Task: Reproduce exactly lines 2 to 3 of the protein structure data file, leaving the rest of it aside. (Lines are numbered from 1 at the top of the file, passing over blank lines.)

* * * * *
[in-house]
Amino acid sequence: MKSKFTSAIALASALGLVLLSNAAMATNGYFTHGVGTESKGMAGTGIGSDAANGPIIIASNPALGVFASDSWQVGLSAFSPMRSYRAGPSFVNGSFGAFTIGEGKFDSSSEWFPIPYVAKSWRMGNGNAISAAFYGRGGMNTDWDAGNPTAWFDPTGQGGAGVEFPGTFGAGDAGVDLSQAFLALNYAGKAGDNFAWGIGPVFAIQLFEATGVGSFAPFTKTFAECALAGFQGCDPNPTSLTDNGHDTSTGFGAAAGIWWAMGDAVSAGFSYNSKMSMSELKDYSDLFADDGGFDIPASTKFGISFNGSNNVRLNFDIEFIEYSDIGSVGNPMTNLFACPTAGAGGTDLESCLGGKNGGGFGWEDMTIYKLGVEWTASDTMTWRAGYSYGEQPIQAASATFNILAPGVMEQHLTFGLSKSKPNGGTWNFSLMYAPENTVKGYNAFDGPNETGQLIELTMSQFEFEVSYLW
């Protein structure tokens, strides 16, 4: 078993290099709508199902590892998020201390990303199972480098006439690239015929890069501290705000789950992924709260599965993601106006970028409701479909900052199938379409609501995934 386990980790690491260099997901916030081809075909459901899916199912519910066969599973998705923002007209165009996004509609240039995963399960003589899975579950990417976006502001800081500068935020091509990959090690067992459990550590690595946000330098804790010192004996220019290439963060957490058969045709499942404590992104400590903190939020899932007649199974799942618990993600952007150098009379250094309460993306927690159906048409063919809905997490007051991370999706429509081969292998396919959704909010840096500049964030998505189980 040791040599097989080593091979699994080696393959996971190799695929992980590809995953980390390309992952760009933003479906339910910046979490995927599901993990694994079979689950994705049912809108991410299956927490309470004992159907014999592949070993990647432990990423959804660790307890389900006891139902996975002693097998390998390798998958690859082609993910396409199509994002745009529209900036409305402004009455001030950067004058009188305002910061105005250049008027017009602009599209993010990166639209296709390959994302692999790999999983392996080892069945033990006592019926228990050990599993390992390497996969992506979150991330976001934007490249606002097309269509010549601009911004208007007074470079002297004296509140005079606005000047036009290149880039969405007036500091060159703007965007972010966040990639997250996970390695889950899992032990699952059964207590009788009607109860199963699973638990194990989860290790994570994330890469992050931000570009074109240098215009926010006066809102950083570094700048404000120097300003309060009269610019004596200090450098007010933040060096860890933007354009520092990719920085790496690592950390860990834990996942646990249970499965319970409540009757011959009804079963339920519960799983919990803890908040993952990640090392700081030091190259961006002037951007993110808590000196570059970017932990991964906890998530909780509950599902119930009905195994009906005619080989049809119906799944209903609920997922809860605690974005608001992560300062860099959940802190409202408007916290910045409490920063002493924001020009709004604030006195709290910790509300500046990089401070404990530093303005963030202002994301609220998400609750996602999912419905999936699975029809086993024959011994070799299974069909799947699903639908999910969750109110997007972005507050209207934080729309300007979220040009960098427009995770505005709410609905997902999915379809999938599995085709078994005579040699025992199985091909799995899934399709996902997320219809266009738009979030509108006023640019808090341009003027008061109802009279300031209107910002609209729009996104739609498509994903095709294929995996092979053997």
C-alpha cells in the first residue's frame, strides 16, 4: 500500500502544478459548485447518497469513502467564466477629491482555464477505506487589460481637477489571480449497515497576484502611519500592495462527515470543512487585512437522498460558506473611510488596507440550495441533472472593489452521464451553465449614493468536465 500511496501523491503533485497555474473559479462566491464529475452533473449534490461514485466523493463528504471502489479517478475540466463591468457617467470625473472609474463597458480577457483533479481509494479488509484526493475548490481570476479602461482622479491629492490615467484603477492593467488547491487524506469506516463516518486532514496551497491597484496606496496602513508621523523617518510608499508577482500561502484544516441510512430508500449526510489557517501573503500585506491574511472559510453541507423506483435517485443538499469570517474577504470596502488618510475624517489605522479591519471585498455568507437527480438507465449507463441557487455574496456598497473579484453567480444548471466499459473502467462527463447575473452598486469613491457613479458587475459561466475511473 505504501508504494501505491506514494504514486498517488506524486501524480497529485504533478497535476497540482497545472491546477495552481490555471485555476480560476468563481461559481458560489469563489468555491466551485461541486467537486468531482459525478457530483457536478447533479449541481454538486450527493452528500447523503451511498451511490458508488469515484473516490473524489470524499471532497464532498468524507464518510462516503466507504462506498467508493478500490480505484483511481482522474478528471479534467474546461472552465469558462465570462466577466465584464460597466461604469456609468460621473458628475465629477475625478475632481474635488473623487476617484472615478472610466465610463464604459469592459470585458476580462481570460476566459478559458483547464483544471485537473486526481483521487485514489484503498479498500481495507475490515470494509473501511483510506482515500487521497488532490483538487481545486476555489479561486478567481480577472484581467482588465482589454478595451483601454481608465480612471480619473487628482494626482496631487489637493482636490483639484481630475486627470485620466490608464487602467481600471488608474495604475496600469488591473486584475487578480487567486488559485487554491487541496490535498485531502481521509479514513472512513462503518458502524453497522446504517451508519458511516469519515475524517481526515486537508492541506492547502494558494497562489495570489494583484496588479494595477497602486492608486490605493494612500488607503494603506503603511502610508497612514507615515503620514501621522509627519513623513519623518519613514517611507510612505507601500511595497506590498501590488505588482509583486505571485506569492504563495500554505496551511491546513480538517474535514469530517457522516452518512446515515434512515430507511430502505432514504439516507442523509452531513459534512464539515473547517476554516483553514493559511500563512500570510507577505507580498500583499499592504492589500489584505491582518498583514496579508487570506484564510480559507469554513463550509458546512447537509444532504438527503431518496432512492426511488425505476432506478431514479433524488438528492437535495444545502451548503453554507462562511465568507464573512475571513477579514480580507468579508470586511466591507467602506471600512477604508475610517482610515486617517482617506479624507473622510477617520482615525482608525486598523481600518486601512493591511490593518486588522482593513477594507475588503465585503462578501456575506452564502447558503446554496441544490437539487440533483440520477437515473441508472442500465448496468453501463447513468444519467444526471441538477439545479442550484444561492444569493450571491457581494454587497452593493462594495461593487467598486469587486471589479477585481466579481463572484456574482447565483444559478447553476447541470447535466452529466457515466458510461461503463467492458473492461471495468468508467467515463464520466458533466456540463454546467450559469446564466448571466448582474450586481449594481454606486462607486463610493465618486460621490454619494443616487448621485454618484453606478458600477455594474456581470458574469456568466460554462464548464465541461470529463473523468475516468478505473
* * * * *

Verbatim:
Amino acid sequence: MKSKFTSAIALASALGLVLLSNAAMATNGYFTHGVGTESKGMAGTGIGSDAANGPIIIASNPALGVFASDSWQVGLSAFSPMRSYRAGPSFVNGSFGAFTIGEGKFDSSSEWFPIPYVAKSWRMGNGNAISAAFYGRGGMNTDWDAGNPTAWFDPTGQGGAGVEFPGTFGAGDAGVDLSQAFLALNYAGKAGDNFAWGIGPVFAIQLFEATGVGSFAPFTKTFAECALAGFQGCDPNPTSLTDNGHDTSTGFGAAAGIWWAMGDAVSAGFSYNSKMSMSELKDYSDLFADDGGFDIPASTKFGISFNGSNNVRLNFDIEFIEYSDIGSVGNPMTNLFACPTAGAGGTDLESCLGGKNGGGFGWEDMTIYKLGVEWTASDTMTWRAGYSYGEQPIQAASATFNILAPGVMEQHLTFGLSKSKPNGGTWNFSLMYAPENTVKGYNAFDGPNETGQLIELTMSQFEFEVSYLW
């Protein structure tokens, strides 16, 4: 078993290099709508199902590892998020201390990303199972480098006439690239015929890069501290705000789950992924709260599965993601106006970028409701479909900052199938379409609501995934 386990980790690491260099997901916030081809075909459901899916199912519910066969599973998705923002007209165009996004509609240039995963399960003589899975579950990417976006502001800081500068935020091509990959090690067992459990550590690595946000330098804790010192004996220019290439963060957490058969045709499942404590992104400590903190939020899932007649199974799942618990993600952007150098009379250094309460993306927690159906048409063919809905997490007051991370999706429509081969292998396919959704909010840096500049964030998505189980 040791040599097989080593091979699994080696393959996971190799695929992980590809995953980390390309992952760009933003479906339910910046979490995927599901993990694994079979689950994705049912809108991410299956927490309470004992159907014999592949070993990647432990990423959804660790307890389900006891139902996975002693097998390998390798998958690859082609993910396409199509994002745009529209900036409305402004009455001030950067004058009188305002910061105005250049008027017009602009599209993010990166639209296709390959994302692999790999999983392996080892069945033990006592019926228990050990599993390992390497996969992506979150991330976001934007490249606002097309269509010549601009911004208007007074470079002297004296509140005079606005000047036009290149880039969405007036500091060159703007965007972010966040990639997250996970390695889950899992032990699952059964207590009788009607109860199963699973638990194990989860290790994570994330890469992050931000570009074109240098215009926010006066809102950083570094700048404000120097300003309060009269610019004596200090450098007010933040060096860890933007354009520092990719920085790496690592950390860990834990996942646990249970499965319970409540009757011959009804079963339920519960799983919990803890908040993952990640090392700081030091190259961006002037951007993110808590000196570059970017932990991964906890998530909780509950599902119930009905195994009906005619080989049809119906799944209903609920997922809860605690974005608001992560300062860099959940802190409202408007916290910045409490920063002493924001020009709004604030006195709290910790509300500046990089401070404990530093303005963030202002994301609220998400609750996602999912419905999936699975029809086993024959011994070799299974069909799947699903639908999910969750109110997007972005507050209207934080729309300007979220040009960098427009995770505005709410609905997902999915379809999938599995085709078994005579040699025992199985091909799995899934399709996902997320219809266009738009979030509108006023640019808090341009003027008061109802009279300031209107910002609209729009996104739609498509994903095709294929995996092979053997």